Iraqi rebellion put down, fleeing soldiers contend

March 25, 1991|By Los Angeles Times

IN U.S.-OCCUPIED SOUTHERN IRAQ -- Iraqi President Saddam Hussein's loyalist forces have effectively crushed a three-week-old armed rebellion in southern Iraq, according to Iraqi soldiers who arrived in the U.S.-controlled zone yesterday. The soldiers were the latest of scores who are surrendering to U.S. forces deployed in the desert here.

Civilian refugees reaching U.S. lines told the same story and said that reprisals and executions were occurring now that Mr. Hussein's forces were back in control of Basra and other major cities in the South that were centers of rebellion against the regime by Shiite Muslims.

Iraq has begun shifting troops into the embattled North -- another signal of Mr. Hussein's control of the South. Despite the shift, anti-government Kurdish rebels said they controlled a large portion of northern Iraq after two weeks of fighting.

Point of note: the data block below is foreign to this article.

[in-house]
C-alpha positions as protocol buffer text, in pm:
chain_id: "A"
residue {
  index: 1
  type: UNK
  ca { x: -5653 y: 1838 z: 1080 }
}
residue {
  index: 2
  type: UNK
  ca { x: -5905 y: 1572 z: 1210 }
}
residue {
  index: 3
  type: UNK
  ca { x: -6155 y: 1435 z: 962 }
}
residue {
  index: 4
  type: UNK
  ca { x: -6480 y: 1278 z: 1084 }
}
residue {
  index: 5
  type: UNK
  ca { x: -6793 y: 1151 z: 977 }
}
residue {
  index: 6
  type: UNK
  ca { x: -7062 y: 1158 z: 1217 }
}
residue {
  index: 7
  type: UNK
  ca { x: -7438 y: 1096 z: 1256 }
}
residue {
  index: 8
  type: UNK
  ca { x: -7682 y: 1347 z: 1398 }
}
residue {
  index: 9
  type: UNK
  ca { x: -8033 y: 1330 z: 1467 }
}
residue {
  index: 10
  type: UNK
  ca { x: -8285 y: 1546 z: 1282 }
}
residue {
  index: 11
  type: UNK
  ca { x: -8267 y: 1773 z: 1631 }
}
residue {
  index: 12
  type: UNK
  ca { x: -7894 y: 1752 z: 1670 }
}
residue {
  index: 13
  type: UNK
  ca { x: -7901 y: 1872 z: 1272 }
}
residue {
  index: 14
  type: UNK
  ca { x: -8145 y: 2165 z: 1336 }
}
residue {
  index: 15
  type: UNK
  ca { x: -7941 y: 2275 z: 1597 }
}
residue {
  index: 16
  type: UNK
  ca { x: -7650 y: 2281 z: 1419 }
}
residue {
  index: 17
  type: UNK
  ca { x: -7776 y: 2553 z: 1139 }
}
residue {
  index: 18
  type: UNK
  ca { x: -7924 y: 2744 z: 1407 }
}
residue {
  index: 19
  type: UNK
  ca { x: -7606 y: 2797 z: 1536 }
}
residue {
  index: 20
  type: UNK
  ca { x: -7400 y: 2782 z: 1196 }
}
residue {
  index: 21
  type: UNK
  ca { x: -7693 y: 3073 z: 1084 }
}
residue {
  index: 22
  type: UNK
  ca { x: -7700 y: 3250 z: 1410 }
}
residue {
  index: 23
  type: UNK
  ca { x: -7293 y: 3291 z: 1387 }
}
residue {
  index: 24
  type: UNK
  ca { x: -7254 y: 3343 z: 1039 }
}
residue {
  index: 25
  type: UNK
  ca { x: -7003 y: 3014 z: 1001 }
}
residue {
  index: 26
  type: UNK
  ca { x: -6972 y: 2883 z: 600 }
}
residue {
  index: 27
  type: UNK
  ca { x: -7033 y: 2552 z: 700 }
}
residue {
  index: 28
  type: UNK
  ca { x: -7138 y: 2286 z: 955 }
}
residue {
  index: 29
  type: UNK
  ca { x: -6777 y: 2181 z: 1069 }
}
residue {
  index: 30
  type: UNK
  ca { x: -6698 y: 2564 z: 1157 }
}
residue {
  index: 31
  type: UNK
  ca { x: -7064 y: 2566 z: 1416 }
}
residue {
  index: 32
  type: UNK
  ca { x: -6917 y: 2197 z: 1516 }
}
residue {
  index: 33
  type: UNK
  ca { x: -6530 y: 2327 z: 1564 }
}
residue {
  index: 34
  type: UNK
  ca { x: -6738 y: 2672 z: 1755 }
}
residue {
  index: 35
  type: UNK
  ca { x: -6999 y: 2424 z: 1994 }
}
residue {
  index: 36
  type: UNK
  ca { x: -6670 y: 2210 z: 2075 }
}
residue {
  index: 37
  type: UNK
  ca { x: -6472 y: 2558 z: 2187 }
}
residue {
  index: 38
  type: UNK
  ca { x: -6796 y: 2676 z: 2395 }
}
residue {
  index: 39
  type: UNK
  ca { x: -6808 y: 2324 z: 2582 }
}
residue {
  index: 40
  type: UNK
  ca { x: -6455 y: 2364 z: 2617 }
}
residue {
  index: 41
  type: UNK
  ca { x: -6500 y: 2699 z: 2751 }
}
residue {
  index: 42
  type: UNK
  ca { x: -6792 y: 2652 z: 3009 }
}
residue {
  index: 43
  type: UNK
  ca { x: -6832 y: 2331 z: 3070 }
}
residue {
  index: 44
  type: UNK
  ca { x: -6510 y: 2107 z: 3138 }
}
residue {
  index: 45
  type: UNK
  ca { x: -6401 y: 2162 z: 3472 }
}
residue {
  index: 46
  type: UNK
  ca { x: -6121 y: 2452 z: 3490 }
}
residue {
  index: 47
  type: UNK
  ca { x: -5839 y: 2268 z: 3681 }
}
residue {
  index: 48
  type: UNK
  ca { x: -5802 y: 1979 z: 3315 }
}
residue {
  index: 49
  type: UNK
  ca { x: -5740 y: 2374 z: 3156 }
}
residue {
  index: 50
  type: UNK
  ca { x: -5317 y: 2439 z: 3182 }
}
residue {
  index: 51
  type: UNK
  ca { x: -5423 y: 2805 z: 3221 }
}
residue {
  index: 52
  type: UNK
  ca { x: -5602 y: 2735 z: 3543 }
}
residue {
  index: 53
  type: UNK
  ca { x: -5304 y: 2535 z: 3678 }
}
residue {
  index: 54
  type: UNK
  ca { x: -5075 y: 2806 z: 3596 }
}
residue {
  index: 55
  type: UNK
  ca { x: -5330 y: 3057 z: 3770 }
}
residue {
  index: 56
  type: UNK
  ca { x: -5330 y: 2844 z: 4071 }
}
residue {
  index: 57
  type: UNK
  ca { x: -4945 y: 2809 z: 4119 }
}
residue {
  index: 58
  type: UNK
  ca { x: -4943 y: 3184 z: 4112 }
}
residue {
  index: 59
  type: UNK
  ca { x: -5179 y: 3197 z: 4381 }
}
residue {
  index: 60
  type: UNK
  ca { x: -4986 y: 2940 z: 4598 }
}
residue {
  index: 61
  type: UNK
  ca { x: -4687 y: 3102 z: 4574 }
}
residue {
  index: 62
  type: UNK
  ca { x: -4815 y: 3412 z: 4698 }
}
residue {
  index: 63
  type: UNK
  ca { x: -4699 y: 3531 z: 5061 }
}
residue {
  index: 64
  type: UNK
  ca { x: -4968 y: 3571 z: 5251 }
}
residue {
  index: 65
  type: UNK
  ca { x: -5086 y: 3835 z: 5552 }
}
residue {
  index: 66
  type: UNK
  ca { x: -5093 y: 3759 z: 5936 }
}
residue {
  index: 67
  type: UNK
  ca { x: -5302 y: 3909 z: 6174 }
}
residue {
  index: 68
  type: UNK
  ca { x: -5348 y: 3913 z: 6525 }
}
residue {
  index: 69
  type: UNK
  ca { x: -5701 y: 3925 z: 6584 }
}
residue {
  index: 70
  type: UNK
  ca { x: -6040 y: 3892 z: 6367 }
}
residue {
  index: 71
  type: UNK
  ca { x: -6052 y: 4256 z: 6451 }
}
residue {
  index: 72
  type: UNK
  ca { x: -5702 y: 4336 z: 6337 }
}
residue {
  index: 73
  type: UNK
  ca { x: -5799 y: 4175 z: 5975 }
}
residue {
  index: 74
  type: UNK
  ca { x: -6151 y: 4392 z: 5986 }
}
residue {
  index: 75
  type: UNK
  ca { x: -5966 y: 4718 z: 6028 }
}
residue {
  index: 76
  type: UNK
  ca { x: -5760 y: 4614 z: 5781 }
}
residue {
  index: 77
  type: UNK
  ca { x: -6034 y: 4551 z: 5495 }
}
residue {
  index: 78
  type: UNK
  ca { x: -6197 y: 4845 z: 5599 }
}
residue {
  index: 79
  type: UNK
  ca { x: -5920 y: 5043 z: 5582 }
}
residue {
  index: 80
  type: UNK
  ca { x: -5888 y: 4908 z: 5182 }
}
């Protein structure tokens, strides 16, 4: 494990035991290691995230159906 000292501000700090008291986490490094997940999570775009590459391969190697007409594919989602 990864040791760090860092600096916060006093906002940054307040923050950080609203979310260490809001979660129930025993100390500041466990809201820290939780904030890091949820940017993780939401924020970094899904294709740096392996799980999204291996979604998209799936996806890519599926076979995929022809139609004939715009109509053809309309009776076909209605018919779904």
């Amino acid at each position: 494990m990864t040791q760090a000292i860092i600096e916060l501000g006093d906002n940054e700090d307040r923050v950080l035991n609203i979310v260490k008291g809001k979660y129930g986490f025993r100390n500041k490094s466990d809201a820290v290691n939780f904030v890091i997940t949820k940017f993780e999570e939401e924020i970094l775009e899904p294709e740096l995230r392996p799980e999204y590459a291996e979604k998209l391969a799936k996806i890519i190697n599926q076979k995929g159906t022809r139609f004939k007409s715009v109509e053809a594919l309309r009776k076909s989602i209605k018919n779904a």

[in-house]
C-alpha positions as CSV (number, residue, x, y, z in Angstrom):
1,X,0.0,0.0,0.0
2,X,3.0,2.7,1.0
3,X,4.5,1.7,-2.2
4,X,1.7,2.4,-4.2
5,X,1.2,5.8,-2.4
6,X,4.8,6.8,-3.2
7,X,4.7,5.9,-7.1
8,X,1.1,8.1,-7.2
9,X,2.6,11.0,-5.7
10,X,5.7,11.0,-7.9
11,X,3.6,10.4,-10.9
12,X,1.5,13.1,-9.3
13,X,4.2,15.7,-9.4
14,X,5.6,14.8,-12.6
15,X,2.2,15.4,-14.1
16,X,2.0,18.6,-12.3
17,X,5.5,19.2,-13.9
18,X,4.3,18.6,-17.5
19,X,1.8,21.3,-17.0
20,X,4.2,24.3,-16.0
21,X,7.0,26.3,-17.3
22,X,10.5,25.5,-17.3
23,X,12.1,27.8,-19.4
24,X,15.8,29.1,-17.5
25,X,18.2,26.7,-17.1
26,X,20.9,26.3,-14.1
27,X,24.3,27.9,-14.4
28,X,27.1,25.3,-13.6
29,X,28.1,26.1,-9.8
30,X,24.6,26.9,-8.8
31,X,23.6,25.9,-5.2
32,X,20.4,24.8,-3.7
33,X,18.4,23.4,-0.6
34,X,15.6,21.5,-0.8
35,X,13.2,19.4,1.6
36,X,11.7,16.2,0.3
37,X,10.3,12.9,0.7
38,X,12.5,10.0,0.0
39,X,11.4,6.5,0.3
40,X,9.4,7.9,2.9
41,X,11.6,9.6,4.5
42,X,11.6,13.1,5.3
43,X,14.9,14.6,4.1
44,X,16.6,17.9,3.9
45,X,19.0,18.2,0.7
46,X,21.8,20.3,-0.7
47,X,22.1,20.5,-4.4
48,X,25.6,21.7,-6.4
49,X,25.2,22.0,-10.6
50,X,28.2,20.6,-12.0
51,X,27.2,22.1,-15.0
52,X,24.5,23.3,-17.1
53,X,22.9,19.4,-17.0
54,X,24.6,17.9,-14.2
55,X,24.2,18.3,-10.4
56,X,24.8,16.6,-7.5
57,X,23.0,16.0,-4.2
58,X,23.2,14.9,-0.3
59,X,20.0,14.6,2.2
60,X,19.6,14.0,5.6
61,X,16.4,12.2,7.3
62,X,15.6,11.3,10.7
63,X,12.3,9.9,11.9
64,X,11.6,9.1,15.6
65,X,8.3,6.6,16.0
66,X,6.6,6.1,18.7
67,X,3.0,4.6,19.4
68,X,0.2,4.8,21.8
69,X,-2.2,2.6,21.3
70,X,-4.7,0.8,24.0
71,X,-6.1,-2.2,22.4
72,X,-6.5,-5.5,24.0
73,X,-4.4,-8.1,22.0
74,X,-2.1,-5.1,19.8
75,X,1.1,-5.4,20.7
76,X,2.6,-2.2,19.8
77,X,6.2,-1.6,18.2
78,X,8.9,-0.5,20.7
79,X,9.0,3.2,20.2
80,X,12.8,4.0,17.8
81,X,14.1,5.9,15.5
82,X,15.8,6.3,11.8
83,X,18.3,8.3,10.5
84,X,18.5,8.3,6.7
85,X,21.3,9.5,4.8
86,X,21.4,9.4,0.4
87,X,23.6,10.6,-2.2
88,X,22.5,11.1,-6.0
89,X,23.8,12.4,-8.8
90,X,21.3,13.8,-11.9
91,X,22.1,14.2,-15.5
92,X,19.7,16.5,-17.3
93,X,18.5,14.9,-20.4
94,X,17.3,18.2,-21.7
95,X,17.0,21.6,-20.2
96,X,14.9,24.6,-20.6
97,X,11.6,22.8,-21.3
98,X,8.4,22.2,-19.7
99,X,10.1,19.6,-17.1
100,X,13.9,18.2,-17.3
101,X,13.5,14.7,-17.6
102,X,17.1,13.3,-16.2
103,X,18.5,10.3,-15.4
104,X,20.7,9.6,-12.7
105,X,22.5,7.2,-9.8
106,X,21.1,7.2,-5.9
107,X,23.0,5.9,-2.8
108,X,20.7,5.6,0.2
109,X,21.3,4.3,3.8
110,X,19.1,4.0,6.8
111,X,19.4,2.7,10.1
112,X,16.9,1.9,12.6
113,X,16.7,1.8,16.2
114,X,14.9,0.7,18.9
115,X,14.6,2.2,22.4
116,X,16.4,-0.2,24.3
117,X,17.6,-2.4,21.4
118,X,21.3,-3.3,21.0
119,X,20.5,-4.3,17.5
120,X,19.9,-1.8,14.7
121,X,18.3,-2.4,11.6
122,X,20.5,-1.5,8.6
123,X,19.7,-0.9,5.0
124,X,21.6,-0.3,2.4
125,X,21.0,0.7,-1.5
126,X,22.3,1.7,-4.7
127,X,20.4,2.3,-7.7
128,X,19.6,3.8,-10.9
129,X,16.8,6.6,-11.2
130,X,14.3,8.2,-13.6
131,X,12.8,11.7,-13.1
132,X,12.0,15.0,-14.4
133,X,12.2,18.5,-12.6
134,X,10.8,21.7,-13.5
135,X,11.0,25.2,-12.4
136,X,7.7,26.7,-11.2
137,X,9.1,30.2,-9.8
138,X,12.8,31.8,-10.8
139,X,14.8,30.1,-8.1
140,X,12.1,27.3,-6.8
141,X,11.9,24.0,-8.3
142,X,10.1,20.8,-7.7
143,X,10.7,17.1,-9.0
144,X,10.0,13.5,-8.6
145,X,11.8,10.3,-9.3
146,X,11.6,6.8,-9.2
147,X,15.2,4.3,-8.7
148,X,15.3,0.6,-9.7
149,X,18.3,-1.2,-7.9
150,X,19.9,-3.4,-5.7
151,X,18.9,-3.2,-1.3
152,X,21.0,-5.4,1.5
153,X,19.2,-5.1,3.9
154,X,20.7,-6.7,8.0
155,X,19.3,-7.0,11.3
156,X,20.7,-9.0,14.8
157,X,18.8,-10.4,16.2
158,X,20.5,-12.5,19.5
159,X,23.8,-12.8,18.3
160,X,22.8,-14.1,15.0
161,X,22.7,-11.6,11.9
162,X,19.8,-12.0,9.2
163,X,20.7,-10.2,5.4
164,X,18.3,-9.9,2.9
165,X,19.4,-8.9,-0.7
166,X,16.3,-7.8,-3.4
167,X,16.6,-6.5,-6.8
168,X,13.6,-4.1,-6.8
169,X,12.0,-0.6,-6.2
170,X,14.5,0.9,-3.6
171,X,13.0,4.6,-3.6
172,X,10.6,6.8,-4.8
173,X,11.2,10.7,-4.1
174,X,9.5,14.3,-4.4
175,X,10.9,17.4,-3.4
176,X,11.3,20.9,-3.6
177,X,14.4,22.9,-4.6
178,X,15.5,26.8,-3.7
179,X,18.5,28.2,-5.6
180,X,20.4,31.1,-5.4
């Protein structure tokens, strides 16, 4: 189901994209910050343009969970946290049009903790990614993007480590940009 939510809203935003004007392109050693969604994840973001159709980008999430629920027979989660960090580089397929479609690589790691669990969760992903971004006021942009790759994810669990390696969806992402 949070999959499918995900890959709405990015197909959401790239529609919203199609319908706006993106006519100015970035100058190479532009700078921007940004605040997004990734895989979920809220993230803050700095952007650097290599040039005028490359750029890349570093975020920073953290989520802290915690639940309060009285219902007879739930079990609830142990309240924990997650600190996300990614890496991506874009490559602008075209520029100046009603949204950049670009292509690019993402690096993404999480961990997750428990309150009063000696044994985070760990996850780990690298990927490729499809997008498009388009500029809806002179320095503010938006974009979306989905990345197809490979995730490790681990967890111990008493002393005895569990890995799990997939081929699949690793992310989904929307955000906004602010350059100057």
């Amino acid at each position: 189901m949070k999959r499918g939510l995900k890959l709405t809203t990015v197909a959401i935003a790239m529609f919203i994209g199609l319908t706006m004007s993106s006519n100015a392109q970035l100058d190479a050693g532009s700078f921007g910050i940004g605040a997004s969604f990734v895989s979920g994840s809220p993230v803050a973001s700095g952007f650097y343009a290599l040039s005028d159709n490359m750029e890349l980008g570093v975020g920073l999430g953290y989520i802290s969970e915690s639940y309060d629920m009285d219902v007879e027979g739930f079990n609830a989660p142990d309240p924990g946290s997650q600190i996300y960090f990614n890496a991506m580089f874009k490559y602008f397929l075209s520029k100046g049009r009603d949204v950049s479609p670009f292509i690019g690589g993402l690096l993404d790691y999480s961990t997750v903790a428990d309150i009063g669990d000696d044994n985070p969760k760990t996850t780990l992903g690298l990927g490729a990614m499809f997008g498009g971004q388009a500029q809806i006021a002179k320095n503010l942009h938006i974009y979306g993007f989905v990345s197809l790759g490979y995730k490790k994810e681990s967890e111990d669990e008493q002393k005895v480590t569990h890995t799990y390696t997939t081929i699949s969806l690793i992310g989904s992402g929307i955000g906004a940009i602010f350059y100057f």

In the last five days, occupation authorities said, U.S. troops at heavily fortified checkpoints along the Euphrates Valley demarcation line have begun accepting hundreds of deserting Iraqi troops as prisoners of war, instead of simply disarming them and sending them back to Iraq.

"They all say they want political asylum," said Sgt. Scott Dixon, an Arabic-speaking Utah National Guardsman at a U.S. checkpoint on the road to Basra. "They all say, 'Take me to any country but Iraq.' One guy said, 'If you don't take me, just shoot me. I cannot go back.' "

Meanwhile, in Baghdad, Mr. Hussein's regime lashed out at U.S.-proposed conditions for a permanent cease-fire in the Persian Gulf conflict.

The harshly worded criticism came from the official Iraqi News Agency, which published the text of a 12-page document under discussion by the U.N. Security Council.

The cease-fire document would fix the long-disputed border between Iraq and Kuwait, establish a U.N. truce observer force and set up a mechanism to deduct the costs of war reparations for Kuwait from future earnings of Iraqi oil exports. It also demands the destruction of Iraq's ballistic missile forces and chemical, biological and nuclear weapons facilities and stockpiles.

"The U.S. draft resolution demonstrated the U.S. intent to rob Iraq of its sovereignty and to mortgage Iraq's resources," the INA said.

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